Ron Chernow Says Press Has "Always Been Fighting for the Soul of America" in WHCD Address
The presidential biographer's speech embedded small zingers about President Donald Trump and nodded to the fact that the WHCA had broken with tradition by not enlisting a comedian for the speech.
White House Correspondents' Dinner featured speaker Ron Chernow on Saturday night slammed Washington's current "savagery" and the White House's sustained anti-press campaigns in his speech, while also reminding the media members, politicians and Hollywood stars in attendance that presidents and the press have had an adversarial relationship before.
The presidential biographer's speech kicked off with a nod to the White House Correspondents' Association change-up in speaker this year: Chernow replaced the dinner's traditional comedian monologue after Michelle Wolf's speech at last year's dinner, which sparked controversy. The White House Correspondents' Association and several journalists criticized the speech, which the WHCA called "not in the spirit" of the mission of the event.
"I confess I was surprised" by the invitation to speak, Chernow said. "I knew they weren't approaching me as an international sex symbol, right? Then [WHCA president] Olivier [Knox] said they wanted to deliver 'boring' at this year's ceremony. I thought, 'Oh, I can deliver on that big time.'" He then joked that he would be a "20-minute sedative" for the audience.
Chernow additionally addressed criticism from comedians that the WHCA would not invite one of their ranks to speak in 2019. "There's been some squawking from the comedians, and I'm sorry about that. I thought they would have some more humor about my selection — after all, they are comedians," he joked. He then added that he was reminded of a saying: "'People are taking their comedians seriously, and their politicians as a joke,' and that certainly describes our topsy-turvy political moment."
The speech embedded small zingers about the president, starting off with a joke that to research his audience for the speech, Chernow started reading Henrik Ibsen's play Enemy of the People, referring to a Trump name for the press. Alexander Hamilton, he said at one point, entered the country as an immigrant "before it was full."
The main theme of his speech, though, was that relations between the president and the press are often "adversarial" but "don't need to be steeped in venom," said Chernow, before launching into a short history lesson. George Washington, he said, felt "maligned and misunderstood" by the press, but never "generalized that into a vendetta against the institution." John Adams criminalized "seditious" writing about the president from journalists but, as Chernow reminded the audience, he lost he reelection campaign in part because of it.
"Campaigns against the press don't get your face carved into Mount Rushmore, for when you chip away at the press, you chip away at our democracy," he asserted.
Chernow said in a refrain for the evening, "People say now we're fighting for the soul of America, but we've always been fighting for the soul of America. … America has always been a work in progress." Though today's political rhetoric in Washington has been characterized by "savagery" and Chernow said he thought the U.S. was being "seriously tested," he maintained the country will prevail, as it always has. Chernow reminded listeners that the U.S. had survived major mistakes before, including the Scottsboro Boys, the Japanese internment camps and Joseph McCarthy.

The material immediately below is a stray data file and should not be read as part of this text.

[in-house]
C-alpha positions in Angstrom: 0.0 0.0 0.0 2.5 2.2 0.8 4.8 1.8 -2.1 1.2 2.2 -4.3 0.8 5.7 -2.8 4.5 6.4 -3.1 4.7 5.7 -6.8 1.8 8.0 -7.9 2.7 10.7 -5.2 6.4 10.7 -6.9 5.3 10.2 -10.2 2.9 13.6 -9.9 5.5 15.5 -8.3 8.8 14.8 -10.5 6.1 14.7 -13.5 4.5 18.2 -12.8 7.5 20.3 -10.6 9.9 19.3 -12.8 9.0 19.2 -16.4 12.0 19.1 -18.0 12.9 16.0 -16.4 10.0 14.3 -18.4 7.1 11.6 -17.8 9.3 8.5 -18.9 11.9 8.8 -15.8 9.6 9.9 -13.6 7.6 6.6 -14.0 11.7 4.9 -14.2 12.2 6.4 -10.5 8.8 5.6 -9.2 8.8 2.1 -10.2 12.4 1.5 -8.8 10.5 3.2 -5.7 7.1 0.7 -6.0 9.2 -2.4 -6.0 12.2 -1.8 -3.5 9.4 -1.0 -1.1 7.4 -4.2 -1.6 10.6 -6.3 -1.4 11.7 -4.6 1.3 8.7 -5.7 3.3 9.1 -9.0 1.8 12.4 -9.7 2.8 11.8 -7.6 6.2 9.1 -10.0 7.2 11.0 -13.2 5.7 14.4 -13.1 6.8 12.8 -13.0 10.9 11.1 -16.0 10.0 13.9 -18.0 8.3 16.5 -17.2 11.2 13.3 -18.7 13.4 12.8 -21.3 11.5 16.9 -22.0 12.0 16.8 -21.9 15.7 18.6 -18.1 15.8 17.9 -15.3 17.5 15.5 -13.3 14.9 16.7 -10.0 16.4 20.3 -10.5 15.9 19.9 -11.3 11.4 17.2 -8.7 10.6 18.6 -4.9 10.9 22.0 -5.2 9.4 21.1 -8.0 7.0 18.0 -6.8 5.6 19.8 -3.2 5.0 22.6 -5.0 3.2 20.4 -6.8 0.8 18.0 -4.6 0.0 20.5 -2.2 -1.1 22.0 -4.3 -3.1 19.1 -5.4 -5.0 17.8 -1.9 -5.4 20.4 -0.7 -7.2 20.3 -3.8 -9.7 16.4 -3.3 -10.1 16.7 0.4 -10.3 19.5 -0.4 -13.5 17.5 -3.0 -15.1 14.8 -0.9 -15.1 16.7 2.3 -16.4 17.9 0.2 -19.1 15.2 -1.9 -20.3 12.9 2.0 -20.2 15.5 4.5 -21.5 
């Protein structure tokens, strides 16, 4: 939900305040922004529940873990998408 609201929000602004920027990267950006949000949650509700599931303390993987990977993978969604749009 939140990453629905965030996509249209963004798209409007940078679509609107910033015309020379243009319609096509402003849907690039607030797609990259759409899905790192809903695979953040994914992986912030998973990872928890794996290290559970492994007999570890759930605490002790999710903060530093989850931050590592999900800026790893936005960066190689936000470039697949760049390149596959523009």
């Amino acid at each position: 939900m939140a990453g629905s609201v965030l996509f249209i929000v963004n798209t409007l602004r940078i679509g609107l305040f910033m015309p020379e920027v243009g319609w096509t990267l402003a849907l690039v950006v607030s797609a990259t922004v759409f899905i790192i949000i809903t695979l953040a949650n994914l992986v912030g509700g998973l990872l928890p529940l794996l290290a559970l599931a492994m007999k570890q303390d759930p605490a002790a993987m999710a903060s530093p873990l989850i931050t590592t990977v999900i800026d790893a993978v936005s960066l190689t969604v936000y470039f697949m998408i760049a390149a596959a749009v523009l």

The key, Chernow said, was that "America has always been at its greatest, not when it boasted, not when it blustered, but when it admitted its mistakes and sought to overcome them."
After providing some examples of when U.S. presidents and the press had treated each other with "civility," he offered a message to journalists to continue to prize facts and precision even when they felt they were under attack.
"Beware of being the very things you're fighting against. The press is a powerful weapon that must always be fired with precision," said Chernow. "This is a glorious tradition — you folks are part of it, and we can't have politicians trampling on it with impunity." The only defense against an attack on the media, he added, was "solid, fair-minded and energetic reporting." Then, because he said he wasn't a comedian, he ended the speech with some comedic quotes from Mark Twain.
Chernow has penned biographies including 2004's Alexander Hamilton, which inspired Lin-Manuel Miranda's blockbuster musical Hamilton; Washington: A Life (2010); Grant (2017); and Titan: The Life of John D. Rockefeller, Sr. (2004), among other titles. Steven Spielberg and Leonardo DiCaprio are in early talks to adapt Grant into a feature-length biopic after DiCaprio's Appian Way shingle acquired rights to the biography.
"Freedom of the press is always a timely subject and this seems like the perfect moment to go back to basics. My major worry these days is that we Americans will forget who we are as a people, and historians should serve as our chief custodians in preserving that rich storehouse of memory," Chernow said in a statement when he was announced as featured speaker in November. "While I have never been mistaken for a stand-up comedian, I promise that my history lesson won't be dry."
Wolf responded to the announcement on Twitter by calling the WHCA "cowards." "The @whca are cowards. The media is complicit. And I couldn't be prouder," said the comedian.
The most recent hosts of the dinner include Wolf, Hasan Minaj (2017), Larry Wilmore (2016), Cecily Strong (2015), Joel McHale (2014), Conan O'Brien (2013), Jimmy Kimmel (2012), Seth Meyers (2011) and Jay Leno (2010).